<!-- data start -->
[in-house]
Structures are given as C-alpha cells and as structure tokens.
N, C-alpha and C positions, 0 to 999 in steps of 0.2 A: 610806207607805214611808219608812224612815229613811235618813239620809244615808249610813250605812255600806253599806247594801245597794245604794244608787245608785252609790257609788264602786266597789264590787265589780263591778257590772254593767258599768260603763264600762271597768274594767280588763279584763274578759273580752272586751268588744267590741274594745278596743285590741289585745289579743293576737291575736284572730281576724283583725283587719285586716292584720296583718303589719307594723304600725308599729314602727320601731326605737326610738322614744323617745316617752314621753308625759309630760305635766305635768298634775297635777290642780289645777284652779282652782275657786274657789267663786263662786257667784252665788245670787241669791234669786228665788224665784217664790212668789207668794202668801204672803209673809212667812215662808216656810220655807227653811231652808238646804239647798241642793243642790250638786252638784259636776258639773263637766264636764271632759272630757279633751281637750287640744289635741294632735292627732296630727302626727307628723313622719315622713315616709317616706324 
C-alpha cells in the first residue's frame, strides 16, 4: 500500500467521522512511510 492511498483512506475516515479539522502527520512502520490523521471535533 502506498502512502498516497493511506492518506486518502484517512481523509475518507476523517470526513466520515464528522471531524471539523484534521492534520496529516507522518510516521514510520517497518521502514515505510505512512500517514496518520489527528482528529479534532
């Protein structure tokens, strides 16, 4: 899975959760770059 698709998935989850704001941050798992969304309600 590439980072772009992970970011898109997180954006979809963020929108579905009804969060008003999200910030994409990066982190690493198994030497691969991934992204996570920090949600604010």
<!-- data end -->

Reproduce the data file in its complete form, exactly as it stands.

[in-house]
Structures are given as C-alpha cells and as structure tokens.
N, C-alpha and C positions, 0 to 999 in steps of 0.2 A: 610806207607805214611808219608812224612815229613811235618813239620809244615808249610813250605812255600806253599806247594801245597794245604794244608787245608785252609790257609788264602786266597789264590787265589780263591778257590772254593767258599768260603763264600762271597768274594767280588763279584763274578759273580752272586751268588744267590741274594745278596743285590741289585745289579743293576737291575736284572730281576724283583725283587719285586716292584720296583718303589719307594723304600725308599729314602727320601731326605737326610738322614744323617745316617752314621753308625759309630760305635766305635768298634775297635777290642780289645777284652779282652782275657786274657789267663786263662786257667784252665788245670787241669791234669786228665788224665784217664790212668789207668794202668801204672803209673809212667812215662808216656810220655807227653811231652808238646804239647798241642793243642790250638786252638784259636776258639773263637766264636764271632759272630757279633751281637750287640744289635741294632735292627732296630727302626727307628723313622719315622713315616709317616706324 
C-alpha cells in the first residue's frame, strides 16, 4: 500500500467521522512511510 492511498483512506475516515479539522502527520512502520490523521471535533 502506498502512502498516497493511506492518506486518502484517512481523509475518507476523517470526513466520515464528522471531524471539523484534521492534520496529516507522518510516521514510520517497518521502514515505510505512512500517514496518520489527528482528529479534532
């Protein structure tokens, strides 16, 4: 899975959760770059 698709998935989850704001941050798992969304309600 590439980072772009992970970011898109997180954006979809963020929108579905009804969060008003999200910030994409990066982190690493198994030497691969991934992204996570920090949600604010």